My first exposure to superfoods was the spirulina craze in the 1970s. The New Age was coming to the fore and entrepreneurs were selling the stuff at health food stores. After that a lot of other blue-green algae products were on the shelves. Americans love “super” things: Superman, Super Bowl, Super 8, .38 Super, super slo-mo, super-sized, ad nauseum. We also love instant fixes: just gobble up some spirulina and your nutritional and health needs will be met!

More supposedly-super foodstuffs came to our attention over the years like acai berries, arugula, and quinoa, and ones we already knew about like Greek yogurt, pomegranates, and wild-caught salmon attained super-status. We live in a food-and-health obsessed time, you can’t just drink water (or beer) anymore you have to have kombucha, green tea, or coconut-water kefir.

I’m glad that people are focused on their health. The one thing most of us can do is exert some control over what we eat. We are fortunate that we live in a world of super-abundance. The biggest problems we have in the States come from eating TOO MUCH food! Or at least too much food that isn’t adequately nutritious. We have way too much information, too, and much of it is ill-informed, ideological, or both. Nutrition isn’t that hard. We know about essential amino acids. We know about vitamins, minerals, and other necessary trace chemicals. We know about carbohydrates, proteins, lipids (fats and oils), and fiber. We know about meat and dairy and vegetables and grains and fruits. We can be omnivores or vegans or what-have-you and still get adequate nutrition. Like I said, it’s not that hard. Dieting can be hard. That I get. Sticking to your plan takes discipline, especially with food-porn ads on TV and temptation everywhere. I don’t mean to minimize the efforts people make, just that the basic nutritional facts are pretty straightforward.

The problem is that what you eat is only one part of the health puzzle. There are plenty of hereditary factors and our levels of physical activity vary widely. We are exposed to different environmental influences as well. How we eat and what we eat is largely cultural, there is no such thing as “real” food, anything a human can and will eat is potentially food. I suppose mother’s milk, eggs, and seeds might be the only “real” foods, that is, foods designed by nature to be food for the young organism. All the rest of what we eat was determined largely by trial-and-error and what was locally available.

Thus we look for science to guide us when it comes to nutrition and unfortunately science isn’t much help. Science works incrementally, and it works by isolating variables. Studying human diets is damn near impossible without imprisoning people in a sealed environment, controlling their food supply, analyzing their poop, and monitoring their vitals. Even if you could do that for several months you might need years to learn anything. Thus science can tell us if blueberries are better antioxidants in vitro compared to red wine, but it can’t tell us if eating blueberries will prevent cancer.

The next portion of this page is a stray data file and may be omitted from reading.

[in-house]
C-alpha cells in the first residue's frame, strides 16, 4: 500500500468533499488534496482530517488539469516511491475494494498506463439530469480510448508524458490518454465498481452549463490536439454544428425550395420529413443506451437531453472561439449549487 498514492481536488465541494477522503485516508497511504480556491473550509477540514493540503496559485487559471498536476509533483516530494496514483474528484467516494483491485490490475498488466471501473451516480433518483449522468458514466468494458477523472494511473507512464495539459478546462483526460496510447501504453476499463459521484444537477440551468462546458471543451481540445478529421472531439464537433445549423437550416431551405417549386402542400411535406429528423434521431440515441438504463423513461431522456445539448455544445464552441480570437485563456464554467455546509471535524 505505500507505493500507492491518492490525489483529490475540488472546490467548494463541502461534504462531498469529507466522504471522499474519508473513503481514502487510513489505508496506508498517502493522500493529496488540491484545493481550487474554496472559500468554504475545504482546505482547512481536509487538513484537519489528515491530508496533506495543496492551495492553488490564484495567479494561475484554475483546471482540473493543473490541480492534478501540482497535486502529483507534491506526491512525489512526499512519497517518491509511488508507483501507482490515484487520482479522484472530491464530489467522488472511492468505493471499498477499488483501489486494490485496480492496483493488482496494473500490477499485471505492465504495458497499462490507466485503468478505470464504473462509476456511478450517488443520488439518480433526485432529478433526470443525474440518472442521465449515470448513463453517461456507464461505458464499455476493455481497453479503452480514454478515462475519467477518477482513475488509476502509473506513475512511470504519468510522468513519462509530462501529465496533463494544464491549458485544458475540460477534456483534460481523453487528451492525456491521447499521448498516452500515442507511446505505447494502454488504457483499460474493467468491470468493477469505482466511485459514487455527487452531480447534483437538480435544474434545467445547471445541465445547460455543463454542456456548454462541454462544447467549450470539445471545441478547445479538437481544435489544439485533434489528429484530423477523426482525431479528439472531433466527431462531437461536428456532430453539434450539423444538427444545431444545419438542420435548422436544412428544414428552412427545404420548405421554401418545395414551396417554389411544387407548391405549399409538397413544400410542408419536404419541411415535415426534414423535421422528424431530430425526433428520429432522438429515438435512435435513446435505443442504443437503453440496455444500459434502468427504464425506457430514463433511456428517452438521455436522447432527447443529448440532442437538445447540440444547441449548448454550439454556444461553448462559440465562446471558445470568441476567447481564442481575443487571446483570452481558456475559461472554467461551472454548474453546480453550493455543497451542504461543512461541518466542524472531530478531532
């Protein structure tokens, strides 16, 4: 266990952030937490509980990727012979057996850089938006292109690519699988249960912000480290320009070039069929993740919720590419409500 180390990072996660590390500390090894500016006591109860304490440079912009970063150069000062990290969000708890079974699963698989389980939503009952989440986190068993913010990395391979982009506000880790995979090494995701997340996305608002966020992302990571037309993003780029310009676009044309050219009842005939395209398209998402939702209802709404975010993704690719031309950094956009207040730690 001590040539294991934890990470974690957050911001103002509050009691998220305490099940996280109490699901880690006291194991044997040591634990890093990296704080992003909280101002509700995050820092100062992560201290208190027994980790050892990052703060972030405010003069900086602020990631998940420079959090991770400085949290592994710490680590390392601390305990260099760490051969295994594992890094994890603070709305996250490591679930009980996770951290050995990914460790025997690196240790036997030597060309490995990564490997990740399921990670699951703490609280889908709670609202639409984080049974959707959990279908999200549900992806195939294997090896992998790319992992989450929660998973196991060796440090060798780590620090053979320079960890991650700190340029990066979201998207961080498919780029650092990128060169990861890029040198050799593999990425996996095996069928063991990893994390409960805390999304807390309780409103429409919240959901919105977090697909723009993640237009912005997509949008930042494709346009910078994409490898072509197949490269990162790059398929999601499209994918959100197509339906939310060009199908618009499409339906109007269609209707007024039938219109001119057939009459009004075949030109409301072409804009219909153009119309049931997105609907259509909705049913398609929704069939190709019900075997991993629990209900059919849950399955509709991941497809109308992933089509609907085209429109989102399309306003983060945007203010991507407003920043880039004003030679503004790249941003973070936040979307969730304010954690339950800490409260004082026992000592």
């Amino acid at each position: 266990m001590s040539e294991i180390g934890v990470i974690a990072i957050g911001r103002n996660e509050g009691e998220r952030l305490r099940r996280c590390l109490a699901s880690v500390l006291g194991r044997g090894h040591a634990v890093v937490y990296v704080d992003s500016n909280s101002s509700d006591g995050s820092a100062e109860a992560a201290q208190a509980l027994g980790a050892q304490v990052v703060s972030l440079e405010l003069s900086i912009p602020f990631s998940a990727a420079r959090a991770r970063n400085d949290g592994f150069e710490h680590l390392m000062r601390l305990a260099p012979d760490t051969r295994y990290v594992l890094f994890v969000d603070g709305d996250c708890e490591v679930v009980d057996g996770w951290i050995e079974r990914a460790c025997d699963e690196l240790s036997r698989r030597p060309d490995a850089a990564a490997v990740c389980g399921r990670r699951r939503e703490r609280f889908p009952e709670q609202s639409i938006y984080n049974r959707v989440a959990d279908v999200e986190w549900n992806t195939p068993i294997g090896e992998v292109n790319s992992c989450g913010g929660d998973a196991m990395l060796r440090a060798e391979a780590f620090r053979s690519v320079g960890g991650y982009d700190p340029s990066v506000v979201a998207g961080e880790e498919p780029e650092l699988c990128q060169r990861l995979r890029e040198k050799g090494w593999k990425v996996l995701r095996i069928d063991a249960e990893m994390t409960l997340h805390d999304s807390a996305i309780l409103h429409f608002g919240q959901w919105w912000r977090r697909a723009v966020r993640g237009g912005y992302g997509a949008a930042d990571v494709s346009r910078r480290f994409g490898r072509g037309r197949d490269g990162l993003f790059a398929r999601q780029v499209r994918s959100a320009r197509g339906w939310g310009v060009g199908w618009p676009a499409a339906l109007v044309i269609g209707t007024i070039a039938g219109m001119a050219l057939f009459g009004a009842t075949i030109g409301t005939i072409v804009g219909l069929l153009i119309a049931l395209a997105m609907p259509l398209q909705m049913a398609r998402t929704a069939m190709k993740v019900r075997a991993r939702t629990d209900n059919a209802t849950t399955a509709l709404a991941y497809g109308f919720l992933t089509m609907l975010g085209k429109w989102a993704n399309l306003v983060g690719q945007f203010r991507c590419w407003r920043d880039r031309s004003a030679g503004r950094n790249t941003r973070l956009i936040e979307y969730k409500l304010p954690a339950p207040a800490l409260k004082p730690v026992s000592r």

So we get a million goddamn websites claiming to give us nutritional expertise when really they mostly express the biases of the self-styled nutritional experts. If you are opposed to aquaculture or genetic engineering or somesuch then you will tell people that the foods produced in those ways are bad. It has nothing to do with the food, but rather with the ideology of the food writer. In a capitalist system we exert a sort of voting pressure by our dollars and so motivated consumers buy things like “locally-grown” or “organic” or “fair trade” in order to promote those values. Thus we tie politics and personal ethics into our food decisions. Not that I have any objection to such things, just that our dietary choices are not simply about feeding our muscles and organs but also about our, for lack of a better phrase, spiritual needs. We all know Matthew 4:4 . . . Man shall not live by bread alone . . .

It is only because we are so wealthy, compared to many other places, that we spend so much time and energy on our food choices. We get to wander up and down the aisles and say “yes” or “no” to a great variety of products. We aren’t going to go hungry. We don’t have to stand in line for a loaf of bread, or even worse, for a bucket of fresh water. We can decide whether our tap water is adequate enough for our needs and replace it with another source if we don’t like it. That’s an amazing luxury. If the oat bran cereal you eat in the morning doesn’t taste good or has too much sugar in it or not enough fiber you can substitute something else. Many millions of people have no such choices, they are often concerned about whether or not they will even get a next meal.

Over the millenia of our existence human beings have eaten an extraordinary variety of things. Our bodies are robust and adaptable, we are not hothouse flowers. With 7.6 billion of us and counting, it’s going to take a hell of a lot of food to keep us going. It’s likely we’ll have to be open to some new choices and to some new attitudes about what is and isn’t food and what is and isn’t “good for you.”

I understand that rutabagas are making a play for superfood status. Frank Zappa & the Mothers of Invention were all over this one back in the day!